(Bloomberg Opinion) -- It’s bad enough for Americans that the U.S. men’s team failed to qualify for the 2018 World Cup. But to add insult to injury, the tournament may have cost Uncle Sam during this week’s Treasury auctions.
The U.S. government’s three-month and four-week bill sales on Monday both drew the weakest demand since 2008 as measured by investors’ bids relative to the amount issued. As a result, the interest rate that the Treasury must pay was higher than indicated before the auctions. In a note recapping the poor three-month bill offering, Thomas Simons at Jefferies suggested “the simultaneous Brazil-Mexico World Cup match might have had a negative impact on auction participation.”
At first glance, that seems like an all-too-convenient way to write off a poor result. After all, as my colleague Robert Burgess wrote, nothing is as unthinkable to investors as a failed Treasury auction. And this wasn’t even a heavy lift — the U.S. auctioned just $35 billion of four-week bills, down from $65 billion in March.
But Citigroup Inc. strategists sought to prove the theory that the World Cup is influencing bond markets worldwide. And their results, which strip out seasonality in an attempt to create a fair comparison, are quite convincing.
Using futures markets for 10-year U.S. Treasuries and German bunds, David Bieber and Kim Jensen found execution costs increased between 5 percent and 20 percent during World Cup matches. Compared with their “baseline,” Treasuries trading volume declined by 29 percent during the 2018 tournament. The depth of the bund market retracted by 32 percent relative to the norm, implying weaker liquidity, they found.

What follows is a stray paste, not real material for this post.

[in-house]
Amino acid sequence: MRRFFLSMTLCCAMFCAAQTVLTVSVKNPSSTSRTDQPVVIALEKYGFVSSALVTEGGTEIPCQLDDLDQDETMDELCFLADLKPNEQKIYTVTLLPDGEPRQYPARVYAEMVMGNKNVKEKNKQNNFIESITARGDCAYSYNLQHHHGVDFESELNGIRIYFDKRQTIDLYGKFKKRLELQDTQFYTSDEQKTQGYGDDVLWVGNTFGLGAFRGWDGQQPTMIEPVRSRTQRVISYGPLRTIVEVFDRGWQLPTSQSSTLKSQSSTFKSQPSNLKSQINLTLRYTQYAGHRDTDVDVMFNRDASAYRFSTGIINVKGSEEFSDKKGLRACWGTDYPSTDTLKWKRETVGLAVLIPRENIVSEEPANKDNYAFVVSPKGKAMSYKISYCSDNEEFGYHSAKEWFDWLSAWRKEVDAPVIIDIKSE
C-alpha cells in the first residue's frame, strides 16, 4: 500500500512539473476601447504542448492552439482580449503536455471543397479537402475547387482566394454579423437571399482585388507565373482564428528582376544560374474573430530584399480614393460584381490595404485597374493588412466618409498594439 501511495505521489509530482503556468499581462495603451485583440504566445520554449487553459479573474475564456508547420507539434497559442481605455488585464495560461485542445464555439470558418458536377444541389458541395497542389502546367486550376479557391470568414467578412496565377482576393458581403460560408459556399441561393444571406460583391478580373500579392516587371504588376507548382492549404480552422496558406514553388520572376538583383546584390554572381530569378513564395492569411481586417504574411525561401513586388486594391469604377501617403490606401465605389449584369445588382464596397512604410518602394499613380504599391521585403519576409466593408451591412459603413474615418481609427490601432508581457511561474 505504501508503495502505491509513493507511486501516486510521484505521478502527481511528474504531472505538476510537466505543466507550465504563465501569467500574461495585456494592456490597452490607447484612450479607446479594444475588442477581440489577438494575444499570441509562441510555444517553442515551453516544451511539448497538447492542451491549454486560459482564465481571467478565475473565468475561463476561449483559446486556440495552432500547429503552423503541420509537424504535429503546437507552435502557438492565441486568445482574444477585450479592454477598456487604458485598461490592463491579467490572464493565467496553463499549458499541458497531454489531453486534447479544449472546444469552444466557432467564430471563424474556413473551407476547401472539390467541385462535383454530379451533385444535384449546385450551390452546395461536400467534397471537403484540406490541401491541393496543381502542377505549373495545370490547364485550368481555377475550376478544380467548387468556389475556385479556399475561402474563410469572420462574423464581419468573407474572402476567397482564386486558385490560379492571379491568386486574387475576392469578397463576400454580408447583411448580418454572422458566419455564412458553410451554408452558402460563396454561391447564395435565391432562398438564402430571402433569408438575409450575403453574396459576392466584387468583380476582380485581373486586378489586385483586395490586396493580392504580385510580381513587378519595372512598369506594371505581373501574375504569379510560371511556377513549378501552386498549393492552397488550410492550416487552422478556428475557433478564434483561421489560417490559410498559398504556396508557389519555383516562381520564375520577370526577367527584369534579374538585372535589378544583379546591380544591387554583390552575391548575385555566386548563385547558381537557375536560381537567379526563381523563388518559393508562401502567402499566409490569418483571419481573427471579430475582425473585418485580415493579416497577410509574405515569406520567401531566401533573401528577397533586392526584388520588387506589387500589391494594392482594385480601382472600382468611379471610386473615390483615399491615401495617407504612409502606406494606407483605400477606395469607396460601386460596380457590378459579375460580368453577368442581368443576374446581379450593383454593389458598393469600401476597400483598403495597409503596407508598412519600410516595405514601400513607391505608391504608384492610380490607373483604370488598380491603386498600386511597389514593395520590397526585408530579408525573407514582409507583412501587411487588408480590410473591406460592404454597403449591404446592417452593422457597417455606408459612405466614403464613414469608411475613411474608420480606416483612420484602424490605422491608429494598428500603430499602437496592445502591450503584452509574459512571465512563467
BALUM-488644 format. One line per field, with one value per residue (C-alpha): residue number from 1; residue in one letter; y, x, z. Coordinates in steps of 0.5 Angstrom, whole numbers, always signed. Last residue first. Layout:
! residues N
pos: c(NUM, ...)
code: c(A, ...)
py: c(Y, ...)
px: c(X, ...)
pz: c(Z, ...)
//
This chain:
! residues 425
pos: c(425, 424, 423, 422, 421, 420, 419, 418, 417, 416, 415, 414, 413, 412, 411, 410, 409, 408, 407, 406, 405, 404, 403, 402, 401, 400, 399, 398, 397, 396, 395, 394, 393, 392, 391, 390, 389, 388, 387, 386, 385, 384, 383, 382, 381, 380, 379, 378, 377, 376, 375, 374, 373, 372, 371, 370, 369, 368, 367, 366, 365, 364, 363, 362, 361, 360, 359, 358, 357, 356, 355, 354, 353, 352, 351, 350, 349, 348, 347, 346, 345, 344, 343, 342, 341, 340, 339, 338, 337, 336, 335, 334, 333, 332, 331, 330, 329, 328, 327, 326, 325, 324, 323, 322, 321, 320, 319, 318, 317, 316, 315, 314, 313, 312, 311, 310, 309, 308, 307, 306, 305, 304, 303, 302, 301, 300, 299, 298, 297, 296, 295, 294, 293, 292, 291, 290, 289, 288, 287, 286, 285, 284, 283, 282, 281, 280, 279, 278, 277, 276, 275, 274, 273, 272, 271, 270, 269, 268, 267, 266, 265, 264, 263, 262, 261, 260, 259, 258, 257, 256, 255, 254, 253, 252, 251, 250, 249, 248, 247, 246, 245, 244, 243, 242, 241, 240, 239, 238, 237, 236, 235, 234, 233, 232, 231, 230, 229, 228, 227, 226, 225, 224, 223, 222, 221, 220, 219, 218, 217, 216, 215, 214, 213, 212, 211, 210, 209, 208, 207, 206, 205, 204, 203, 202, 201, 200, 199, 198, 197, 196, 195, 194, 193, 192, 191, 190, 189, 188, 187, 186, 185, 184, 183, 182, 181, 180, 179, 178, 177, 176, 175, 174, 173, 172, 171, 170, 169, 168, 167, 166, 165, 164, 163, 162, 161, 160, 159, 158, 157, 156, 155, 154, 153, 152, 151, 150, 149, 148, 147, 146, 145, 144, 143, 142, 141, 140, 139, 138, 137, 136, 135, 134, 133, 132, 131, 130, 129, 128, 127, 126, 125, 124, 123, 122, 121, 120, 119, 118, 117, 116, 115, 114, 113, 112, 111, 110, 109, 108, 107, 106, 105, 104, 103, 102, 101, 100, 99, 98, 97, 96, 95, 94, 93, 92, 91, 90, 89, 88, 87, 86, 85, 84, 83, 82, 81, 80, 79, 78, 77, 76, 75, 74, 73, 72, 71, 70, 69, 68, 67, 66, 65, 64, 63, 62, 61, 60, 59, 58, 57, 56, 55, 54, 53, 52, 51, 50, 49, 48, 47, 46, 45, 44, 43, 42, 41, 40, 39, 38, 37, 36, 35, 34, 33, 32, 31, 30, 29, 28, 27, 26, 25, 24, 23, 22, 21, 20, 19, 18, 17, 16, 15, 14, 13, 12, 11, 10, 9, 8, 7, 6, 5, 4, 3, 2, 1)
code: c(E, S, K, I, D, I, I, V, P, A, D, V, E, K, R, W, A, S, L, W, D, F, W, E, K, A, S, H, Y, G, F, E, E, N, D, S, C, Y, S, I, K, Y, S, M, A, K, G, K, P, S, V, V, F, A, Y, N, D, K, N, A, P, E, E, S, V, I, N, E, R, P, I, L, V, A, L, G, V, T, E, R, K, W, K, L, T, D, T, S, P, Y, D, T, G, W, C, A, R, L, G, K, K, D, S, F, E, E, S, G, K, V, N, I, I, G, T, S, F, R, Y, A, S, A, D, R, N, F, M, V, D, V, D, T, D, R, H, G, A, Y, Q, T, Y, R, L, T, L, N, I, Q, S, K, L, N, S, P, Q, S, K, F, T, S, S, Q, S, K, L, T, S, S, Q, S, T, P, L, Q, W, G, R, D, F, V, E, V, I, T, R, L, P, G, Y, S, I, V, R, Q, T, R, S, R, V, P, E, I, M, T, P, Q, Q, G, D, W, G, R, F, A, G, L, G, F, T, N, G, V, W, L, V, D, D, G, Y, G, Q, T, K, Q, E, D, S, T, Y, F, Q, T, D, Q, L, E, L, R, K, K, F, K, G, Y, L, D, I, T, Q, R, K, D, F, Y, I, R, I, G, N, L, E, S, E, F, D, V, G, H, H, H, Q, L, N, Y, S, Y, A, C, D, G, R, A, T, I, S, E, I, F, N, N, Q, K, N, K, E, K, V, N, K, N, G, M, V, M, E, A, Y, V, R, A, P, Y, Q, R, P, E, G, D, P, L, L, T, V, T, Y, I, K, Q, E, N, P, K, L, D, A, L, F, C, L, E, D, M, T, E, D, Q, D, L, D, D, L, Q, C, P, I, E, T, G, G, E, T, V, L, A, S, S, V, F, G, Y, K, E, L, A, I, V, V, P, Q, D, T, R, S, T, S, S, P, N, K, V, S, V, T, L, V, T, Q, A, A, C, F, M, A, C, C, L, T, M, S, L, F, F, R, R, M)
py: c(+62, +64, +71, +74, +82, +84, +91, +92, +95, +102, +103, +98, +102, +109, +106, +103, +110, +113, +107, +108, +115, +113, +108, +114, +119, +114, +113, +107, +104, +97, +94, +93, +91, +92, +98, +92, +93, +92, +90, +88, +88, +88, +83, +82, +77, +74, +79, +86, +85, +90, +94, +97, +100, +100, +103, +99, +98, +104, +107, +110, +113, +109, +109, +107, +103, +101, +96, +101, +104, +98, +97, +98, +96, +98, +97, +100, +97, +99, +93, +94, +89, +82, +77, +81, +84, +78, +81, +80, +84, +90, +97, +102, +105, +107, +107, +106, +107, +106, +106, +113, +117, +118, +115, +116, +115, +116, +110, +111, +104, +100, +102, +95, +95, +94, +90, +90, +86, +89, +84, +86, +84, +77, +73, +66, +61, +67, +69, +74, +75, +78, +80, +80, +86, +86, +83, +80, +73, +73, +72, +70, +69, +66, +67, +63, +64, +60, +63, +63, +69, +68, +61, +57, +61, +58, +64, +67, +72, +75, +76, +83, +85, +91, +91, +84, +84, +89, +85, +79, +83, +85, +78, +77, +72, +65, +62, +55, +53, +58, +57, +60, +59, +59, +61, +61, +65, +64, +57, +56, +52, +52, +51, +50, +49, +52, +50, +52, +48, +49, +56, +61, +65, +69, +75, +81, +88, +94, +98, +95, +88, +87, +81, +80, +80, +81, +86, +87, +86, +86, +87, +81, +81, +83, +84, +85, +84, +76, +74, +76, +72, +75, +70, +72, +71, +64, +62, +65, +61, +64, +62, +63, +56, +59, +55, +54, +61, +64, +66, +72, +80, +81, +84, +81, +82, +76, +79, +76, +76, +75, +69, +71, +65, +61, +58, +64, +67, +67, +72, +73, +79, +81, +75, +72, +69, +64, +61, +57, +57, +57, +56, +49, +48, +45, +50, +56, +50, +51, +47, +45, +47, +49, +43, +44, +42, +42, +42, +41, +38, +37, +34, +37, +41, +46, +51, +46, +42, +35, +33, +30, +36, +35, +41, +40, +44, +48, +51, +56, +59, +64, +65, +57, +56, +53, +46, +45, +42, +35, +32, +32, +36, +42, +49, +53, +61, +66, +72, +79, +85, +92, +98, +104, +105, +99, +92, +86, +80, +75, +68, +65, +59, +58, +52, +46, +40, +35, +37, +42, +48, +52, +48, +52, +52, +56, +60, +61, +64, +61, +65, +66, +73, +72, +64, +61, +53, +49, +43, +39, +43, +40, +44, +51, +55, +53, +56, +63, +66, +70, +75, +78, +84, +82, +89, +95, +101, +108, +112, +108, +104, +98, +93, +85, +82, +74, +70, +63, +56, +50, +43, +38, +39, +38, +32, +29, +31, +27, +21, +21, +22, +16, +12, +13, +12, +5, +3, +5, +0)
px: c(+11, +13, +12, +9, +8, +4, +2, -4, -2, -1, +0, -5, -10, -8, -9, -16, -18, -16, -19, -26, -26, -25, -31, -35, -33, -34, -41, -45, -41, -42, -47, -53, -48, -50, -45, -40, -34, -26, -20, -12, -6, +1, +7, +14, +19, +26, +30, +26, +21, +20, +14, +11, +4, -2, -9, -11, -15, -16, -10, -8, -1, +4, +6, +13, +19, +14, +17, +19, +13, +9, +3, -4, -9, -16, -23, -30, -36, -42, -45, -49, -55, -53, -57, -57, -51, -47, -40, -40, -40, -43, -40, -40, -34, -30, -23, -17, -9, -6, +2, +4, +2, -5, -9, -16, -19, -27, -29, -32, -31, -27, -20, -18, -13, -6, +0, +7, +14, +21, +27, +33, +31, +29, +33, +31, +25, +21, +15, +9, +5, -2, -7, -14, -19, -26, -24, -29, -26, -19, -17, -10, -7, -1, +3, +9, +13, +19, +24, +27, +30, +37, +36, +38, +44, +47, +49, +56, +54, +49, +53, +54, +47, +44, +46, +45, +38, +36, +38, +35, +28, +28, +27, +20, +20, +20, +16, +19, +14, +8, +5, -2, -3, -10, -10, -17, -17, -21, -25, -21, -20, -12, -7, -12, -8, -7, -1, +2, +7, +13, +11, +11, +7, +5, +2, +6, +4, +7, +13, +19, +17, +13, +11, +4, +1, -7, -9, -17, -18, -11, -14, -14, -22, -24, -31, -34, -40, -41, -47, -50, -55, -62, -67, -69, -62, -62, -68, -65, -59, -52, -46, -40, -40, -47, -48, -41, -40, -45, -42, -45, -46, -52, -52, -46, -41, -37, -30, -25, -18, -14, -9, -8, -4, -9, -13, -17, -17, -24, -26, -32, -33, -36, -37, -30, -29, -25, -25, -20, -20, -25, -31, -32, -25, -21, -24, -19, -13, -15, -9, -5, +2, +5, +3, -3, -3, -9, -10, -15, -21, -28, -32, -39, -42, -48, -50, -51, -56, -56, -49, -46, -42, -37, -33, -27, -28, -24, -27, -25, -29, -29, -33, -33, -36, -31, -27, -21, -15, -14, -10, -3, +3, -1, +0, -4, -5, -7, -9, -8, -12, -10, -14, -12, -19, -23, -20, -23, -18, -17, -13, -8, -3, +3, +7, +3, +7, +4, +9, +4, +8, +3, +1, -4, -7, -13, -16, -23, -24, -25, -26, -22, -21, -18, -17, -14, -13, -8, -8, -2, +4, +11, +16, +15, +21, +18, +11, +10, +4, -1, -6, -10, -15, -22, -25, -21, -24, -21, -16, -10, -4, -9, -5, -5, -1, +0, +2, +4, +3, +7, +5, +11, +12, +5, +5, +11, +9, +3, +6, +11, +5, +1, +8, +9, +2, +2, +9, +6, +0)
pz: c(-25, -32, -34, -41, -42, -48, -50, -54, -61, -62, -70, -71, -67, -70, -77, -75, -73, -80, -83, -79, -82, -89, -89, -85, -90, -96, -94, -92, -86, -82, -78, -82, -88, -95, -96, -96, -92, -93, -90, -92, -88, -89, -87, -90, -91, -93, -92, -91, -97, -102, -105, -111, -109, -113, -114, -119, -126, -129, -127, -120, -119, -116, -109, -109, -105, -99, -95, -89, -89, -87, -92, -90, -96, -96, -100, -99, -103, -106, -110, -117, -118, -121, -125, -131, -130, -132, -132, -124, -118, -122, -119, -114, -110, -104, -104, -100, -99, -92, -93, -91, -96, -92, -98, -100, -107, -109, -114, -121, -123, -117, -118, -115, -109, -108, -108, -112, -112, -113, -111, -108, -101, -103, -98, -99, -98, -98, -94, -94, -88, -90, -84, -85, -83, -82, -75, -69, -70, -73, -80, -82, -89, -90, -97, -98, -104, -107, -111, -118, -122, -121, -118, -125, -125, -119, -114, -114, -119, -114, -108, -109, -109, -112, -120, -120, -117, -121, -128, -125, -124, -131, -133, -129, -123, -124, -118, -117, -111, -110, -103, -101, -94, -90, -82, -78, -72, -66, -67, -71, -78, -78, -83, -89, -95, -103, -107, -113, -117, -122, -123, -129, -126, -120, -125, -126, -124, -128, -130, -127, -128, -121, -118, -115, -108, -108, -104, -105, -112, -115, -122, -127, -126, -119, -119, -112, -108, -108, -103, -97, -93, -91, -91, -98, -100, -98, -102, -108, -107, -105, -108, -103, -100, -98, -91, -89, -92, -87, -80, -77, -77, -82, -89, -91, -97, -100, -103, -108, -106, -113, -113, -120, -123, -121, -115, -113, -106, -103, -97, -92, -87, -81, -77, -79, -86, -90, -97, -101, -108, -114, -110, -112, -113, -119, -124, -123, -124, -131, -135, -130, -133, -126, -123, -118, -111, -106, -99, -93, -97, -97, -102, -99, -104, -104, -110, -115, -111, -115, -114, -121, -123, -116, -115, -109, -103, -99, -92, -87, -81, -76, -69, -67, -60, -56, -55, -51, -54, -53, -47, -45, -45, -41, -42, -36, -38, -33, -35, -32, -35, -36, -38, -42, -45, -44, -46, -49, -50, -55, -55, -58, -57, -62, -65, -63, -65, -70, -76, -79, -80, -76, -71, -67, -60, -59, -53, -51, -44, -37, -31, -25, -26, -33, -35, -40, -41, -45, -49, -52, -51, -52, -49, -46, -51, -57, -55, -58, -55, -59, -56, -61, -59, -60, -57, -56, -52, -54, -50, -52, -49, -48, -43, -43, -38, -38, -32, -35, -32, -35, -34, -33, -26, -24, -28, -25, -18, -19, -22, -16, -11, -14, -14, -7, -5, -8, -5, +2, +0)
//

Overall, the Citigroup strategists found the World Cup is more “distracting” to European traders — not exactly a surprise, given the sport’s greater popularity and Germany’s early exit, the tournament’s biggest shock.
The bid-to-cover ratio for four-week U.S. bills hit its recent peak on June 12, which just so happened to be two days before Russia and Saudi Arabia kicked off the tournament. No one would blame the ensuing three-week decline solely on the World Cup, but combined with the end of the month and the end of the quarter, plus a condensed auction schedule because of the Fourth of July holiday, it’s easy to see how the lack of investor interest may not necessarily be a harbinger.
Plus, market depth and volume similarly tumbled during the 2014 World Cup. Maybe bond traders are simply taking Citigroup’s advice: “Enjoy the football spectacle or pay higher execution costs.”
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